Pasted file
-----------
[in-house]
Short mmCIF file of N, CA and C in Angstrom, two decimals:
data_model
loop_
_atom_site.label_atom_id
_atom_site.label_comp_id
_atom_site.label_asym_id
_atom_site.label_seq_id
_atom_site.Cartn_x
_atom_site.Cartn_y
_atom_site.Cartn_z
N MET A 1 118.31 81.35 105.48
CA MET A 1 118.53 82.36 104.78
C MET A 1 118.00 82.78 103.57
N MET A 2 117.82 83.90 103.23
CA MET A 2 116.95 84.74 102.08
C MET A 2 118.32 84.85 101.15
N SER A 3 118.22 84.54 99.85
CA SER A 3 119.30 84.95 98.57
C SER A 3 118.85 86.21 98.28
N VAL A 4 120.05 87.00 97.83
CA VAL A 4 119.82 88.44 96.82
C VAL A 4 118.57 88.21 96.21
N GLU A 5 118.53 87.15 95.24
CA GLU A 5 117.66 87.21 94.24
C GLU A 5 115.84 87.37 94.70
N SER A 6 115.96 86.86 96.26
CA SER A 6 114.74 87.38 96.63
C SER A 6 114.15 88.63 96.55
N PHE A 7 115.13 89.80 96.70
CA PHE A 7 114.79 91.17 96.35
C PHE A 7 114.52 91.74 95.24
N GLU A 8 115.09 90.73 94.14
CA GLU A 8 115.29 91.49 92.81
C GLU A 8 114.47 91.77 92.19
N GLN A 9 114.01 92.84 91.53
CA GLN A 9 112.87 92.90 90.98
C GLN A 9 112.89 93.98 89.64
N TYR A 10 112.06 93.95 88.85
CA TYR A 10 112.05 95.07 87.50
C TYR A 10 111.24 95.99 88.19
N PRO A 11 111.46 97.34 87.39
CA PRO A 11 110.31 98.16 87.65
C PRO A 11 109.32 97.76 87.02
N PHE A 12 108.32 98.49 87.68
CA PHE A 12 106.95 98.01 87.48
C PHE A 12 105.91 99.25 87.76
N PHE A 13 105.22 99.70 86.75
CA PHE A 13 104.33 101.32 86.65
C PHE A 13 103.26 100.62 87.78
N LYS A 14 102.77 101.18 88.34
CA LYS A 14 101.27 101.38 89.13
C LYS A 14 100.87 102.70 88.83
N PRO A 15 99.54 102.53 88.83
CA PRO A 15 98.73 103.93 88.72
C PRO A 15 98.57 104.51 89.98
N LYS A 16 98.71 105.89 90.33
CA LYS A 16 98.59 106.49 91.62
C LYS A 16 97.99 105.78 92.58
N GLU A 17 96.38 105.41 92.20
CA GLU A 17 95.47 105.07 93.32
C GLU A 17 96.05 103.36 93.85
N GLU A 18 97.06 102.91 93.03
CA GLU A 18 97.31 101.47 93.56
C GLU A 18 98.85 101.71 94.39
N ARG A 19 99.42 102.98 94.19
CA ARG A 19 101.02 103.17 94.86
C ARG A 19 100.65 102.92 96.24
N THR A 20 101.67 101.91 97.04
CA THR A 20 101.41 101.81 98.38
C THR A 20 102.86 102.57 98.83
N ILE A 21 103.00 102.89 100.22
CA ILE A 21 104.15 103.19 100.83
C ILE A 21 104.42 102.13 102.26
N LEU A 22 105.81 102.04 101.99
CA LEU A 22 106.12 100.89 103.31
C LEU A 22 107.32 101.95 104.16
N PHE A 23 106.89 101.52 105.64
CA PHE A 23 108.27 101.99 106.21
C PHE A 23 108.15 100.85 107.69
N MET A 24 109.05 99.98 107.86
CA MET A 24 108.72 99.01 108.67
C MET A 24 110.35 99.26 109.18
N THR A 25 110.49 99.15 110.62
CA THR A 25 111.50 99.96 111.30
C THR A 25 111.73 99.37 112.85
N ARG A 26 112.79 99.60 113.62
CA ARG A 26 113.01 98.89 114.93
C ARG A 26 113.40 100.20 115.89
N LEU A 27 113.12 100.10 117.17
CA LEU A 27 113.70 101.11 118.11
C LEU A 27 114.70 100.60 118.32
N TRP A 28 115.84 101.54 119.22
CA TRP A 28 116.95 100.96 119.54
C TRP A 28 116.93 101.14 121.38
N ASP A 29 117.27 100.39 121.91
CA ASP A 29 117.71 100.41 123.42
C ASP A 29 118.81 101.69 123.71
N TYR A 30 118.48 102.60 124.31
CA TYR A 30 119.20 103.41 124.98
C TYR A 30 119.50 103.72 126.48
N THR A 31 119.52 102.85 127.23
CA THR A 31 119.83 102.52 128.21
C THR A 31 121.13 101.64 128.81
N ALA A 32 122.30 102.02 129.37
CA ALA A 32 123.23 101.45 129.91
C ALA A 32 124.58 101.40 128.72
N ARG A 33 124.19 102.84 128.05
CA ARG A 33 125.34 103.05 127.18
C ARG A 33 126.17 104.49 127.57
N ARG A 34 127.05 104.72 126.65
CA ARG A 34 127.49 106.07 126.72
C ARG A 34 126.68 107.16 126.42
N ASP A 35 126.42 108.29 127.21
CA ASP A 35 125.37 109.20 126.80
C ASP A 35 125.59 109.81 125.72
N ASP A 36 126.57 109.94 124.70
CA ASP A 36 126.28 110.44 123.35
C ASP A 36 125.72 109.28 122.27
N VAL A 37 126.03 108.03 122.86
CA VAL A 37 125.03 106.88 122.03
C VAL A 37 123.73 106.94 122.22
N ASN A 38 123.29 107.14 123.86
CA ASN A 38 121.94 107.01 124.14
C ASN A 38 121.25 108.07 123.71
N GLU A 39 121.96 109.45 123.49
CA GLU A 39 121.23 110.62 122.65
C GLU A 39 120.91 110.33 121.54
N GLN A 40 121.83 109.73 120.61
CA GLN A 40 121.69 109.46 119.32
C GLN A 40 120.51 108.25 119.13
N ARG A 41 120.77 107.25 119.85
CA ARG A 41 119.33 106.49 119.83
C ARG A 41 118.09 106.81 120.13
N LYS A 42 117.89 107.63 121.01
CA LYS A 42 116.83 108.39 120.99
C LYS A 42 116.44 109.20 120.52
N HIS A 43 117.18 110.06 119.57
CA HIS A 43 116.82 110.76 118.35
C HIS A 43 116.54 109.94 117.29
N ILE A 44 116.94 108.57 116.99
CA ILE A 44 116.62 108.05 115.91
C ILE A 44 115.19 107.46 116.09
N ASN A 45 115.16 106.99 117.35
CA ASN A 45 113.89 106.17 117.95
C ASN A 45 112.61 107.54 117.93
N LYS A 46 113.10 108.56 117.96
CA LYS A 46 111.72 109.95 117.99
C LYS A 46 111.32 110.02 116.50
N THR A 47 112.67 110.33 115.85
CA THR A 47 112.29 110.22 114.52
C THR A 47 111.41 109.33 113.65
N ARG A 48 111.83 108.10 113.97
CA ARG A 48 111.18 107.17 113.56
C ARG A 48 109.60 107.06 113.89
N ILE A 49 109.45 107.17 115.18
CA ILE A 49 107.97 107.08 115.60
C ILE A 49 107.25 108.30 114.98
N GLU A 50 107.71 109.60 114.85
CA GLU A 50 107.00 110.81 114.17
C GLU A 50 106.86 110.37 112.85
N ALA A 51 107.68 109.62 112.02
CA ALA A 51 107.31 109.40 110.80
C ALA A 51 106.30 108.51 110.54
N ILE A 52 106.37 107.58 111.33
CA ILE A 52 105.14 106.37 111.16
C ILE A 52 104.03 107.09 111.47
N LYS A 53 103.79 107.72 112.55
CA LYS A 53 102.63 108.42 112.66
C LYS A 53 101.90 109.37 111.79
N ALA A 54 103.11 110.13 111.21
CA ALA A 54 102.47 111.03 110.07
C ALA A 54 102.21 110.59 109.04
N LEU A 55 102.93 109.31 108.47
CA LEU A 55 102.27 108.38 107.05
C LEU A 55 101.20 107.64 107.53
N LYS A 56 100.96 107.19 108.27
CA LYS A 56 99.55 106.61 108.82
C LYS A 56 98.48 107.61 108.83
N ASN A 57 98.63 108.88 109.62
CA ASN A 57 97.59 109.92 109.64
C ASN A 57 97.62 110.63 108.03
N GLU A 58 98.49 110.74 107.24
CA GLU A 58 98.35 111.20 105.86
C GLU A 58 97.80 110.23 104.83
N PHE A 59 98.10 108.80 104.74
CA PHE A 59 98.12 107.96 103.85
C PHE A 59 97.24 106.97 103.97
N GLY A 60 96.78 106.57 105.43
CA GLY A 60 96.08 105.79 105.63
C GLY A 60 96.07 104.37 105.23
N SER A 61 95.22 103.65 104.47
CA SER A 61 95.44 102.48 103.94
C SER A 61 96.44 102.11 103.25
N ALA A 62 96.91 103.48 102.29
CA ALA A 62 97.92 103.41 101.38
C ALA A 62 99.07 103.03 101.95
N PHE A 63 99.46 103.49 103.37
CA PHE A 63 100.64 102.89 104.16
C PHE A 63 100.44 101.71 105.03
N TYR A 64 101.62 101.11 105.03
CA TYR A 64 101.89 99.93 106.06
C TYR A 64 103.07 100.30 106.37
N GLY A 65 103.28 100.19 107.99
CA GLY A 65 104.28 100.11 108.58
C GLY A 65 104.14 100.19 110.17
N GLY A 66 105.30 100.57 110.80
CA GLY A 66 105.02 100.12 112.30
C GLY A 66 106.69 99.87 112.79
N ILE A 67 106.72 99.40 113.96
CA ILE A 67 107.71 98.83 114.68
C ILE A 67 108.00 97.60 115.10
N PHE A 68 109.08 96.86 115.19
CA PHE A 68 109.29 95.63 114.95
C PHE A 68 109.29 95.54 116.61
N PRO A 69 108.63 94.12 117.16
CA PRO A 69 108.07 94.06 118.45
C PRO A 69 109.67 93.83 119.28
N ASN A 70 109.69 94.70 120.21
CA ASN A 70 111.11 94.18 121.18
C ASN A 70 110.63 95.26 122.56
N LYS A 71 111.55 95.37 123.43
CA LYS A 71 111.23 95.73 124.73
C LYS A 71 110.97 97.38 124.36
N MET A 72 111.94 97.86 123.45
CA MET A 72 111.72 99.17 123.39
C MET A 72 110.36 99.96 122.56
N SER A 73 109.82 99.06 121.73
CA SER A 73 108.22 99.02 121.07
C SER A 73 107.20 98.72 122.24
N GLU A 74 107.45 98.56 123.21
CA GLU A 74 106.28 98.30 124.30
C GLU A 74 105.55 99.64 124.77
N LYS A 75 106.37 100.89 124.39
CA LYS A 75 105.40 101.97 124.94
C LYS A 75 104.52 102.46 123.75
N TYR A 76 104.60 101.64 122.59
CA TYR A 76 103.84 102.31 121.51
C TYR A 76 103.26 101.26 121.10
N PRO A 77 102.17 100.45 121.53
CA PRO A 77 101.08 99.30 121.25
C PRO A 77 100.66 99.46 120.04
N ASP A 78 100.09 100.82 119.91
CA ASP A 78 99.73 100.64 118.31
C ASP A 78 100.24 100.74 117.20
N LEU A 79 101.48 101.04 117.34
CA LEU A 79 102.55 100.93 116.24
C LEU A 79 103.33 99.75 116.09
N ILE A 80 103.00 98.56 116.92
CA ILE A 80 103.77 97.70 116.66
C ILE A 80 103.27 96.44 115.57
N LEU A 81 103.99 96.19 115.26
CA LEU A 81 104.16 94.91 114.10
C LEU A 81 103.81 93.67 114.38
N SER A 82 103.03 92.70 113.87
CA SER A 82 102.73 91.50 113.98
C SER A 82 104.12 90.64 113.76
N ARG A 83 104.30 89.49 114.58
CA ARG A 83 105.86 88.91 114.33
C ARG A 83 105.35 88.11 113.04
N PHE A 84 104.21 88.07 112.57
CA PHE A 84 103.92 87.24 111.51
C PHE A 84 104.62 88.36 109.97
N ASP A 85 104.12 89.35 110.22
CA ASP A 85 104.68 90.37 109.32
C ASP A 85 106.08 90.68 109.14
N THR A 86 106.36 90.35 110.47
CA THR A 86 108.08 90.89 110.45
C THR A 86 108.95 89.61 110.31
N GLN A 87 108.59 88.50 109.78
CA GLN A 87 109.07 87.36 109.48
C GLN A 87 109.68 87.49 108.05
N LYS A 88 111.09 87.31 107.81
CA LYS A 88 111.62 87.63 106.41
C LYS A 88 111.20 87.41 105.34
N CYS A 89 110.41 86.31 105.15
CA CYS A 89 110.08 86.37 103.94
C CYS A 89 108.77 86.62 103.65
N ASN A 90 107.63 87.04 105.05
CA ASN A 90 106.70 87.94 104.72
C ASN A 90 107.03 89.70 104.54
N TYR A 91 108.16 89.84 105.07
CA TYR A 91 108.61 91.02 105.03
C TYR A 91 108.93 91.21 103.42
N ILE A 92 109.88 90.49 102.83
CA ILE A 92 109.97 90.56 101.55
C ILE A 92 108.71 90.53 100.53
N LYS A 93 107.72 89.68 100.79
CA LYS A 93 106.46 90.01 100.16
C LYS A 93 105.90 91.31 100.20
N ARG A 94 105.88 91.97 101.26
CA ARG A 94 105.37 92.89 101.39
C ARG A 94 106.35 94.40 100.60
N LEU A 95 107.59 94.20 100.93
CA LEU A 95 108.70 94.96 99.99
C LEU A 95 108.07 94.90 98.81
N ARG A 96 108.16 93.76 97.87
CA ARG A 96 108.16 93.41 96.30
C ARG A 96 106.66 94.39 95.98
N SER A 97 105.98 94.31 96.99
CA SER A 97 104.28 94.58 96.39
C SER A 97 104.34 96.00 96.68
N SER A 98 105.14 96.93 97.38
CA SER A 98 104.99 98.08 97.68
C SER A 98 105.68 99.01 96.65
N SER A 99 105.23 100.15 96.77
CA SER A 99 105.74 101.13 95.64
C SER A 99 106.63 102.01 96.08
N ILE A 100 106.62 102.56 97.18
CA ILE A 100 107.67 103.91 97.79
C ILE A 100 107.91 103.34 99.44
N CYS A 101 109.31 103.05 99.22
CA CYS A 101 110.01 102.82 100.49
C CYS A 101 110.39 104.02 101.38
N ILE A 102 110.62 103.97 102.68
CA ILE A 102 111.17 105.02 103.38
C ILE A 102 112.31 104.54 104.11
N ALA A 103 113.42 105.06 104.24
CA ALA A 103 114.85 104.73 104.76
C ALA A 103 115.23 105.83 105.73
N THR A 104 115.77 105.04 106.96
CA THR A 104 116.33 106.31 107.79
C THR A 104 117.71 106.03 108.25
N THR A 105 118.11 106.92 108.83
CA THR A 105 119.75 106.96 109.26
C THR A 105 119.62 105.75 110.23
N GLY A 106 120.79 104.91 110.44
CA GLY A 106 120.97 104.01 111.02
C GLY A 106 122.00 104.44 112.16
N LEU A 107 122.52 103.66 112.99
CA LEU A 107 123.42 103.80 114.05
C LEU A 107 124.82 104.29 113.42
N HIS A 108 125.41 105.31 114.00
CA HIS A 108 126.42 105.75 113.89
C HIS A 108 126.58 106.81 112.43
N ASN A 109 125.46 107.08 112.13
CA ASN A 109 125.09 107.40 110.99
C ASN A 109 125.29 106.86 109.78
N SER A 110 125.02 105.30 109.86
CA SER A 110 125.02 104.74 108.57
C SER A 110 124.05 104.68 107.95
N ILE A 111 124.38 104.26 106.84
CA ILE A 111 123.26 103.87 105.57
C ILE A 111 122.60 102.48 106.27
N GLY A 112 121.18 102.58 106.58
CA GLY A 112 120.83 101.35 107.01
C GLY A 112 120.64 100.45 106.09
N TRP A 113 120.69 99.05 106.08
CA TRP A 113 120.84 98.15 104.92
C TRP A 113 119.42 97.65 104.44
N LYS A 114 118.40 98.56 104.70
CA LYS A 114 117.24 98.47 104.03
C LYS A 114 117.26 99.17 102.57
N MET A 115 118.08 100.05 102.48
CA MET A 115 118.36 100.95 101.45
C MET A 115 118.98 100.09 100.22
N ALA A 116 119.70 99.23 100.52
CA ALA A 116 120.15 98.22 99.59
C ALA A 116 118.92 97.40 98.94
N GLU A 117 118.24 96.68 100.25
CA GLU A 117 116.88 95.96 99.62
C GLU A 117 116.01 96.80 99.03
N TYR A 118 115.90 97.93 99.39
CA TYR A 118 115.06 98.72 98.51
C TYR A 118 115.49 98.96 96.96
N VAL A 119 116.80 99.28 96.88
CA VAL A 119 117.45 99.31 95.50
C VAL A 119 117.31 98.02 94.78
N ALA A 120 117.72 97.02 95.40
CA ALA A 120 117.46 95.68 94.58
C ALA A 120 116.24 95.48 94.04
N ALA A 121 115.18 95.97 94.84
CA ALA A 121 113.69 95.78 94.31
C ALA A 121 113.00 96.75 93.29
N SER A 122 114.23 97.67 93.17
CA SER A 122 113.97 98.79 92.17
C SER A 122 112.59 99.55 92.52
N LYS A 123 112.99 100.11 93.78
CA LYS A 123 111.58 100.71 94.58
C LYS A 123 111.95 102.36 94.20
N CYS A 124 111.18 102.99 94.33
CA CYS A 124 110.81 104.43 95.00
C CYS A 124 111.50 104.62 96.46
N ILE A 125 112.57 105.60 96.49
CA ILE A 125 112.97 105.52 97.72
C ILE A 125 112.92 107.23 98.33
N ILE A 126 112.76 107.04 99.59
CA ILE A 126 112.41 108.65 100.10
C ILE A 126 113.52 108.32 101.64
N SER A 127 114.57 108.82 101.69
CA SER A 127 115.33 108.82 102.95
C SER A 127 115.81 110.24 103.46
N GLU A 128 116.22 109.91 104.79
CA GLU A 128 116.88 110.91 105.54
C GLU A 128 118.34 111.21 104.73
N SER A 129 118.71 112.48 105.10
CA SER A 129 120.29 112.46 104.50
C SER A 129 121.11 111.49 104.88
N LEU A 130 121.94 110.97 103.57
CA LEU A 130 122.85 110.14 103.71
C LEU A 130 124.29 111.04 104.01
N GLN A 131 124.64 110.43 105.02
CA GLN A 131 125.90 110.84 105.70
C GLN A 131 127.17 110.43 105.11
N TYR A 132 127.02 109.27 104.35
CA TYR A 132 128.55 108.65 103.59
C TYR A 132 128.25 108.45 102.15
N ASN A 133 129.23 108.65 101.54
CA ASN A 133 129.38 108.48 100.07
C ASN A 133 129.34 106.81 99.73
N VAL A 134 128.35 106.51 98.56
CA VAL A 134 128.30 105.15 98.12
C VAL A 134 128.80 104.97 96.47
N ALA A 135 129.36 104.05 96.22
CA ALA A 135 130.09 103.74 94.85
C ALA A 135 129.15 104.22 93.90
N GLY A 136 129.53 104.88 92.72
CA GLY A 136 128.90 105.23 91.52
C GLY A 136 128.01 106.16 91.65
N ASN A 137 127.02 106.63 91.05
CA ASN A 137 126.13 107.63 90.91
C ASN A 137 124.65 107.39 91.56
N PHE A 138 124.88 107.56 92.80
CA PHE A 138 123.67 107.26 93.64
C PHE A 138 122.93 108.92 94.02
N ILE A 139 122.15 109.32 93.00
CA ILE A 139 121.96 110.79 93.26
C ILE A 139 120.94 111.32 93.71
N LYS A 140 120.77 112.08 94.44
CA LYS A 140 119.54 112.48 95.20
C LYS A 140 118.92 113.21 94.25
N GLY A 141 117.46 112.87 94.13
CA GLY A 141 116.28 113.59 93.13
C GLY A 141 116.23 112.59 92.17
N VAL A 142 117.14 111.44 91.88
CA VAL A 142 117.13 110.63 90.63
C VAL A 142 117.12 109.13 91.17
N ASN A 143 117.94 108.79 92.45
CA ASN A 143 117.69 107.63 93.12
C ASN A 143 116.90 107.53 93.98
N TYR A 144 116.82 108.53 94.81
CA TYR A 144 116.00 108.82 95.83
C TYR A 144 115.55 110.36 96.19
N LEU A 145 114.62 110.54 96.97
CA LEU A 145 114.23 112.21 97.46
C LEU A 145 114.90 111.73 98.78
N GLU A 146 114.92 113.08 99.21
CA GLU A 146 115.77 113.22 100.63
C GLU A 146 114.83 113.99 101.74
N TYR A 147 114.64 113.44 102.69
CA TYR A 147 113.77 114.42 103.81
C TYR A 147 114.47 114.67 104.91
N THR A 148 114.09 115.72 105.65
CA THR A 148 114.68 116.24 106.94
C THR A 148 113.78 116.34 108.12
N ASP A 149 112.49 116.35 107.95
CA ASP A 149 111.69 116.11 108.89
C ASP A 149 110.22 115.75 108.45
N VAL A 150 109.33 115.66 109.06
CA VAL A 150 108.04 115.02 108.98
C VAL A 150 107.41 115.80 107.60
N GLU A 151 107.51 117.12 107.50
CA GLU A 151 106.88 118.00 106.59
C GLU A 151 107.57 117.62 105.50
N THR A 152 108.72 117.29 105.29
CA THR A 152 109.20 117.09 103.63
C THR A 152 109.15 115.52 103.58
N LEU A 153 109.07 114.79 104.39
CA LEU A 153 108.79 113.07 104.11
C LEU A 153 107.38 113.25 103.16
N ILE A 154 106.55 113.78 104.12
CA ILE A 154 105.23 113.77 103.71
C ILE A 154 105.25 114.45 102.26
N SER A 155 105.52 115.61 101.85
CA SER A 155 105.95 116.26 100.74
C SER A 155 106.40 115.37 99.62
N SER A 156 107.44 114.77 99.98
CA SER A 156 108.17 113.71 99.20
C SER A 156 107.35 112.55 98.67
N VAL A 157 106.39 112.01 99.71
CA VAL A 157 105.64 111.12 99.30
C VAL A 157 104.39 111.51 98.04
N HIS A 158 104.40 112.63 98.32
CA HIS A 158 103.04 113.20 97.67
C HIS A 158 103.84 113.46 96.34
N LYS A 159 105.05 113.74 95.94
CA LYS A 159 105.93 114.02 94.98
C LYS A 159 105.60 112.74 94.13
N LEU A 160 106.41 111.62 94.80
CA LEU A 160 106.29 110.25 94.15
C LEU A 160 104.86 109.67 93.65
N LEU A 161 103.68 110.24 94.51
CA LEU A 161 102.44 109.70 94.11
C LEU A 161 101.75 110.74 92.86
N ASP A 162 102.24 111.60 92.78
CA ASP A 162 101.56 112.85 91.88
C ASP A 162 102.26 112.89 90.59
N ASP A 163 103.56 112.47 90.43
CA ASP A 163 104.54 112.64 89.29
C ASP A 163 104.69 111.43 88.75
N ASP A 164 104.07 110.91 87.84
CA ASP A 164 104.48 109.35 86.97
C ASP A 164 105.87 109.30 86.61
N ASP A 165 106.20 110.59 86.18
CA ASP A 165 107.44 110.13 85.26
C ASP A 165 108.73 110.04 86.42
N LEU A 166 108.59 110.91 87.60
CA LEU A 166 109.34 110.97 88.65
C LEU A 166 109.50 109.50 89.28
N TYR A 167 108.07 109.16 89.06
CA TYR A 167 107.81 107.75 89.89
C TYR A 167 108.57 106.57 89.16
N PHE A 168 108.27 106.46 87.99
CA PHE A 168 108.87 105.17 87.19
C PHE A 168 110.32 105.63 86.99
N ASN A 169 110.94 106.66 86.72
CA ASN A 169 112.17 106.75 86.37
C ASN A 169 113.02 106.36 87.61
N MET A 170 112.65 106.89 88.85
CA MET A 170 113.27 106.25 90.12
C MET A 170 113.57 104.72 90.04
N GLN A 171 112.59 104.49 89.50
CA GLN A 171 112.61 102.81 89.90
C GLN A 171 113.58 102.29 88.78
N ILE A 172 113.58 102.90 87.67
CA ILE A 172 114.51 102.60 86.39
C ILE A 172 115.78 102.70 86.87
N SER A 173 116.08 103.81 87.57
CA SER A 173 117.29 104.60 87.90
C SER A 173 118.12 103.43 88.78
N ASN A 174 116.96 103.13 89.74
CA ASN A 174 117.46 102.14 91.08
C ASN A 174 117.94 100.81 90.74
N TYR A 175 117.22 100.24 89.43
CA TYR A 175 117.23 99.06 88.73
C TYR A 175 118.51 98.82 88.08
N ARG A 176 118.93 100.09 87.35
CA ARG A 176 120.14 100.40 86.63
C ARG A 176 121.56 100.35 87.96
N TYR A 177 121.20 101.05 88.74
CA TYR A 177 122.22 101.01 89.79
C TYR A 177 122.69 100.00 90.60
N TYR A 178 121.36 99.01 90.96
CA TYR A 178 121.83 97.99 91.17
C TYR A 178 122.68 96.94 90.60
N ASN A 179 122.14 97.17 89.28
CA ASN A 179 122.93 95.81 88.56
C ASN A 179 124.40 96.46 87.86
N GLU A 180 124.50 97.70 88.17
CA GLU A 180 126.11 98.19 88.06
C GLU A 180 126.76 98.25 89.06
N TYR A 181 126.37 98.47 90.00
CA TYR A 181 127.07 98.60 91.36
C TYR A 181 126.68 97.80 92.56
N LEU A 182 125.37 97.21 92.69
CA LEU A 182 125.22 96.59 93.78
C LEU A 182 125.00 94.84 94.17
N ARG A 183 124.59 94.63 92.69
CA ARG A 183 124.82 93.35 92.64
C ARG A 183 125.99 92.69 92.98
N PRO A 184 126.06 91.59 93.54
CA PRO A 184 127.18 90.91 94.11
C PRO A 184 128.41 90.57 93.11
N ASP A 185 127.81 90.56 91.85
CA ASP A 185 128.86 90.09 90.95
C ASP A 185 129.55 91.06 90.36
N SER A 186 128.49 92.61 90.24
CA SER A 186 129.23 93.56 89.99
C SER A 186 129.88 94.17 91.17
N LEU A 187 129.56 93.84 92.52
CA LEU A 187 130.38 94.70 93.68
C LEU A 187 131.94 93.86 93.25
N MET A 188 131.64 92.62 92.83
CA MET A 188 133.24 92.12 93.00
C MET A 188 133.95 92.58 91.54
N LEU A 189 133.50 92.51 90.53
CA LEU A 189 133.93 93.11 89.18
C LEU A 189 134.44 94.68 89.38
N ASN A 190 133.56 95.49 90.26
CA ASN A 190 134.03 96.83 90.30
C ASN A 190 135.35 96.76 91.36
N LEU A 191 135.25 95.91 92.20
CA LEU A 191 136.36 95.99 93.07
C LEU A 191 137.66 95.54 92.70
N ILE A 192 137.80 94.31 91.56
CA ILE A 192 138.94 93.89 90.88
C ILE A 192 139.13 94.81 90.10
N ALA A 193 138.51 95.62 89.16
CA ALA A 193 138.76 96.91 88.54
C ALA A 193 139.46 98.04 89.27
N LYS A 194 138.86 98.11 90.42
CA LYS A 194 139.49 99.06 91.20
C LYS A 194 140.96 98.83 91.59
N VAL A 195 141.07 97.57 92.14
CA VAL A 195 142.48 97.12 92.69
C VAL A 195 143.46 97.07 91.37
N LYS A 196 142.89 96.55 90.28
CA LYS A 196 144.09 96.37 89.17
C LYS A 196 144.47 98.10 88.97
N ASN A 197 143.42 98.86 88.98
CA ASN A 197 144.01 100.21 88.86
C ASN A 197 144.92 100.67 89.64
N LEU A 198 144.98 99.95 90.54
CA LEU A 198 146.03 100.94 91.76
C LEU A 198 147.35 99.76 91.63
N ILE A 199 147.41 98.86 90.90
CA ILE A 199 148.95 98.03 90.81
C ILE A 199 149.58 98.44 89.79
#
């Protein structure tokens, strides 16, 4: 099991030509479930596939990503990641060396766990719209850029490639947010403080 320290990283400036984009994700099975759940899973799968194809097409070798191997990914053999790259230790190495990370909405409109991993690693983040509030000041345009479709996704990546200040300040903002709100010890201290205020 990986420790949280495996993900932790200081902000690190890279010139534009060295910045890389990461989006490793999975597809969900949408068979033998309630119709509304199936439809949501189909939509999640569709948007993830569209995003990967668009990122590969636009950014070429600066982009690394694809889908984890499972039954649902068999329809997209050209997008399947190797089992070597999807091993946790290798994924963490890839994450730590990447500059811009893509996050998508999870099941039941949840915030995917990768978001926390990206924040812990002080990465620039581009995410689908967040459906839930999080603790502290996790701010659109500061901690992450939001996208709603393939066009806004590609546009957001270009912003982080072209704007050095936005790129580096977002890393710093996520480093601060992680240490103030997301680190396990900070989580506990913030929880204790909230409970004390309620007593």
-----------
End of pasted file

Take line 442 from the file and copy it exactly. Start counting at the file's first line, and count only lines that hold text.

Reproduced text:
CA TYR A 144 116.00 108.82 95.83